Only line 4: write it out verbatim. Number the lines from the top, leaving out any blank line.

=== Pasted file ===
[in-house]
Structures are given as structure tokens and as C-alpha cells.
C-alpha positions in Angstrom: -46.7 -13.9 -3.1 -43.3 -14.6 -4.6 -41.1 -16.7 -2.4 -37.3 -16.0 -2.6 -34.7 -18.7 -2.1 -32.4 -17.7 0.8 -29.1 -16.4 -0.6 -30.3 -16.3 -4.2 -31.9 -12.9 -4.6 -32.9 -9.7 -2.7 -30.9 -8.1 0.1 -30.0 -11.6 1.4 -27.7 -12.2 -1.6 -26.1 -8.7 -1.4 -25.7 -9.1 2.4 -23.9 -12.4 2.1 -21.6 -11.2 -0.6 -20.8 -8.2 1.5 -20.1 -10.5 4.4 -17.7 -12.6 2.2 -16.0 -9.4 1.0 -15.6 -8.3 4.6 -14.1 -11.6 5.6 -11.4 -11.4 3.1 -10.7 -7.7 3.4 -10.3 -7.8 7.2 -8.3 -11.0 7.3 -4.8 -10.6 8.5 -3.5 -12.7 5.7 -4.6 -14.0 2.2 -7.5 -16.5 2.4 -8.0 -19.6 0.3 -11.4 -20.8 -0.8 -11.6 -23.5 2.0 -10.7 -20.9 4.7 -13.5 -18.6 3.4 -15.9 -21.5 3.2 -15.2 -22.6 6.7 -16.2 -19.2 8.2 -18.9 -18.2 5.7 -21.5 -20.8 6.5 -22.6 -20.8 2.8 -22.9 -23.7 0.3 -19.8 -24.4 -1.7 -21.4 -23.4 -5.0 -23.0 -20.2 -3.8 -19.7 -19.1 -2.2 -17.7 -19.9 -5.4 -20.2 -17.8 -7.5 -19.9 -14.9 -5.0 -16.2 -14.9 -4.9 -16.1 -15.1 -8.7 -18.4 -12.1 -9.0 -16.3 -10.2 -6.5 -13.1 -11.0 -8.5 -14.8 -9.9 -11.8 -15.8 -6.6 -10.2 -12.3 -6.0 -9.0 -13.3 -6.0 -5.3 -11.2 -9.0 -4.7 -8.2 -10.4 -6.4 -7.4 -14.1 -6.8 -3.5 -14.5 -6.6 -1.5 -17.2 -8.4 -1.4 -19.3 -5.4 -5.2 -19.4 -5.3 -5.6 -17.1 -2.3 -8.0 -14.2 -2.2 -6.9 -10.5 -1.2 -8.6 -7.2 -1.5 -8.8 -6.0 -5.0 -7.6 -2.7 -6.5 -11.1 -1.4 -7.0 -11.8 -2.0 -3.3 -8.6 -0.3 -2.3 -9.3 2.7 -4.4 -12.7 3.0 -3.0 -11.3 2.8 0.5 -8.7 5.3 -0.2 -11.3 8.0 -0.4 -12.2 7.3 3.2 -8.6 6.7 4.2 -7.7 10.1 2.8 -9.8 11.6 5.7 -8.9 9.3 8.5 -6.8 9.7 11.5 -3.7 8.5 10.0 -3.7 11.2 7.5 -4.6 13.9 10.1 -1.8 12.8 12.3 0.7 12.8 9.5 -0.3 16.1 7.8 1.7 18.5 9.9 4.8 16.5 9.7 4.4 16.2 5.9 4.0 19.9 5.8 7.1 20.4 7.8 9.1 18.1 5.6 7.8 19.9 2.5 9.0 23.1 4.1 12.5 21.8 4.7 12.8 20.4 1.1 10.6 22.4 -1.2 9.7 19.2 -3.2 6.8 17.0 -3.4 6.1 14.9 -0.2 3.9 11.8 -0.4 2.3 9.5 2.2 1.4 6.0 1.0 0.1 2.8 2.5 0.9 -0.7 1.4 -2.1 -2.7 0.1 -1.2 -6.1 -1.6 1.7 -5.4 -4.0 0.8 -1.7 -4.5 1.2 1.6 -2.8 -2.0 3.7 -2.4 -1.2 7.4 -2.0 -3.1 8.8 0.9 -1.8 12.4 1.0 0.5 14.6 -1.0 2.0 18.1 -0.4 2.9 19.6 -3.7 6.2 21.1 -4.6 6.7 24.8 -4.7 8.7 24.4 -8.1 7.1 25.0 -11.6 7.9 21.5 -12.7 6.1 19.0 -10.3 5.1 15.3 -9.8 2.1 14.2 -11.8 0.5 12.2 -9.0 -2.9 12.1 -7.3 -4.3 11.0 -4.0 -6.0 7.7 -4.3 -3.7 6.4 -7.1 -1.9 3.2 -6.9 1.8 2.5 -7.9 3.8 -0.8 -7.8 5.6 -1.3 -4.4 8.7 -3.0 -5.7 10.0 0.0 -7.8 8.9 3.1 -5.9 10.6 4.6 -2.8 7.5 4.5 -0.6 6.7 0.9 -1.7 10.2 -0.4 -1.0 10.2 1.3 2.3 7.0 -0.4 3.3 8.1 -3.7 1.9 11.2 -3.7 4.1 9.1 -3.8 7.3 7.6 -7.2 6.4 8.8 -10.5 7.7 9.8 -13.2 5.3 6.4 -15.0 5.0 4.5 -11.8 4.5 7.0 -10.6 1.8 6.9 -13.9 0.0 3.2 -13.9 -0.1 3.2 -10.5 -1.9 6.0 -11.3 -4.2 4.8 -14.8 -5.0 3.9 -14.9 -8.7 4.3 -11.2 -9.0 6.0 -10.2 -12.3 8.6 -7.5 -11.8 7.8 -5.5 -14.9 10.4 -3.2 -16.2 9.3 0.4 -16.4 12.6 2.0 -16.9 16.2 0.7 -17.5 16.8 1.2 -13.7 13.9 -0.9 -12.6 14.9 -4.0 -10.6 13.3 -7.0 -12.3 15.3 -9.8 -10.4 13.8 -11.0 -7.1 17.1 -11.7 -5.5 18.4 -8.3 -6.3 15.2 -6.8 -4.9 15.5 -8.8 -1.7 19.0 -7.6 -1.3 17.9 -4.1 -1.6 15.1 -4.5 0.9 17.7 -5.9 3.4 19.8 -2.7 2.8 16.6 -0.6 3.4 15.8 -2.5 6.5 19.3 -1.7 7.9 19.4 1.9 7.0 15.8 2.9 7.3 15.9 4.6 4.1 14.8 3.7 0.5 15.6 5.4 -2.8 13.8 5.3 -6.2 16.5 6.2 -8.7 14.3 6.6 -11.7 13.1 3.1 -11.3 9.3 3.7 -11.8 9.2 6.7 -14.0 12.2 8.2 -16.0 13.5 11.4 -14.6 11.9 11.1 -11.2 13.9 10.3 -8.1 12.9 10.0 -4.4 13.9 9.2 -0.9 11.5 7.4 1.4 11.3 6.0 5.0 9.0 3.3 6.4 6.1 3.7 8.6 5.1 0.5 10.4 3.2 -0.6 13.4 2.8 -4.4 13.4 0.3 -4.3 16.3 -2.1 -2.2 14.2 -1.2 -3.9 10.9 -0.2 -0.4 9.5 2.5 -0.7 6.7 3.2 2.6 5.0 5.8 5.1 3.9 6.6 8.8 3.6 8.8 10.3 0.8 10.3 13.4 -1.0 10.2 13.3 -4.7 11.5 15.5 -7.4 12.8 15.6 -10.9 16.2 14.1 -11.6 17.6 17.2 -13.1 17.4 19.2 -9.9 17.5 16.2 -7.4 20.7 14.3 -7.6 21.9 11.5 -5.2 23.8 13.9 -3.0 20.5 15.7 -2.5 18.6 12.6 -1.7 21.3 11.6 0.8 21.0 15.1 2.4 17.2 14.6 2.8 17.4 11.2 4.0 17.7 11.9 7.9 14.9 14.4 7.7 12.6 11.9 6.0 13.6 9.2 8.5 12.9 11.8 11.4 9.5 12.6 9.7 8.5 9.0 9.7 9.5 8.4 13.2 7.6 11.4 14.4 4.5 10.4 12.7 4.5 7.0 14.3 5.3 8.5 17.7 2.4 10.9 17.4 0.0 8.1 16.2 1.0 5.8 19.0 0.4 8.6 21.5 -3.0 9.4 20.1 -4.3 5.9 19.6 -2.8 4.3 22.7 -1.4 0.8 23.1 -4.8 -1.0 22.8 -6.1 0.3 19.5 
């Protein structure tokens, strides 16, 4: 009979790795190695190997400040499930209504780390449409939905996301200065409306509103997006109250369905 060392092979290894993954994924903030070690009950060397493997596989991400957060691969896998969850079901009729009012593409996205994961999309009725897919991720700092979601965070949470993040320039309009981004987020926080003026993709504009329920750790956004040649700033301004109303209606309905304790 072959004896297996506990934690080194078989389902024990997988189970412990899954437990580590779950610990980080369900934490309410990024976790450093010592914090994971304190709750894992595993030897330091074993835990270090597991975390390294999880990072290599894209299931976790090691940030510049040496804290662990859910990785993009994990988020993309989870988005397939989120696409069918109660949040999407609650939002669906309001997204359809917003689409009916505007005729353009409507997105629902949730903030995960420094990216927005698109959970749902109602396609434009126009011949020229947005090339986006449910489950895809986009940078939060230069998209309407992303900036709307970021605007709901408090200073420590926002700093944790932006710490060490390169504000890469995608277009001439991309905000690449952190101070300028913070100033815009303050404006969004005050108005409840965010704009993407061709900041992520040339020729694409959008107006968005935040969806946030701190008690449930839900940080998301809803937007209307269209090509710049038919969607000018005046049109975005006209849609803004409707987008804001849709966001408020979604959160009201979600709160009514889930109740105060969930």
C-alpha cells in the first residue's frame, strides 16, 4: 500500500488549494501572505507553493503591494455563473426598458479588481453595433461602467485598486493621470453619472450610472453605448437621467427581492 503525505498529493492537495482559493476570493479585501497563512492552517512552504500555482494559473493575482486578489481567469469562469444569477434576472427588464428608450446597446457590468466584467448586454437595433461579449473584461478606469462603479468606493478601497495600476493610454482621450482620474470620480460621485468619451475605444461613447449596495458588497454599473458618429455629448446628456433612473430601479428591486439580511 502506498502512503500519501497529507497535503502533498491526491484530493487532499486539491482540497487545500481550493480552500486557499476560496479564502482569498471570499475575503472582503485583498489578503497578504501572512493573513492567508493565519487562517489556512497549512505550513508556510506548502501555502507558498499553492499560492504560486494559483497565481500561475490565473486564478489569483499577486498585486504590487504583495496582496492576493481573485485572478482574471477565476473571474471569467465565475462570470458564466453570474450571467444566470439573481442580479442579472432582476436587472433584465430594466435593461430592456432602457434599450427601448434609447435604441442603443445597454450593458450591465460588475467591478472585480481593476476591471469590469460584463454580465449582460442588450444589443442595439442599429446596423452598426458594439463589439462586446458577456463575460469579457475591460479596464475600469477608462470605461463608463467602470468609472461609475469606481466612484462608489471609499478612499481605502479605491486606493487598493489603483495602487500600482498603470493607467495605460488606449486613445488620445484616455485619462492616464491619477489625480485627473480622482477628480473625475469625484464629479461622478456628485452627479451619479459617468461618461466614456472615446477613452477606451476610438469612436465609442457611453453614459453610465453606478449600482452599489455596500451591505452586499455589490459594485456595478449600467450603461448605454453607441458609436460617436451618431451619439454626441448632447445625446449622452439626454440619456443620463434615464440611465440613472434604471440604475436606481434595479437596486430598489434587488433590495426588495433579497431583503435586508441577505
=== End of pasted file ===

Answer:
């Protein structure tokens, strides 16, 4: 009979790795190695190997400040499930209504780390449409939905996301200065409306509103997006109250369905 060392092979290894993954994924903030070690009950060397493997596989991400957060691969896998969850079901009729009012593409996205994961999309009725897919991720700092979601965070949470993040320039309009981004987020926080003026993709504009329920750790956004040649700033301004109303209606309905304790 072959004896297996506990934690080194078989389902024990997988189970412990899954437990580590779950610990980080369900934490309410990024976790450093010592914090994971304190709750894992595993030897330091074993835990270090597991975390390294999880990072290599894209299931976790090691940030510049040496804290662990859910990785993009994990988020993309989870988005397939989120696409069918109660949040999407609650939002669906309001997204359809917003689409009916505007005729353009409507997105629902949730903030995960420094990216927005698109959970749902109602396609434009126009011949020229947005090339986006449910489950895809986009940078939060230069998209309407992303900036709307970021605007709901408090200073420590926002700093944790932006710490060490390169504000890469995608277009001439991309905000690449952190101070300028913070100033815009303050404006969004005050108005409840965010704009993407061709900041992520040339020729694409959008107006968005935040969806946030701190008690449930839900940080998301809803937007209307269209090509710049038919969607000018005046049109975005006209849609803004409707987008804001849709966001408020979604959160009201979600709160009514889930109740105060969930």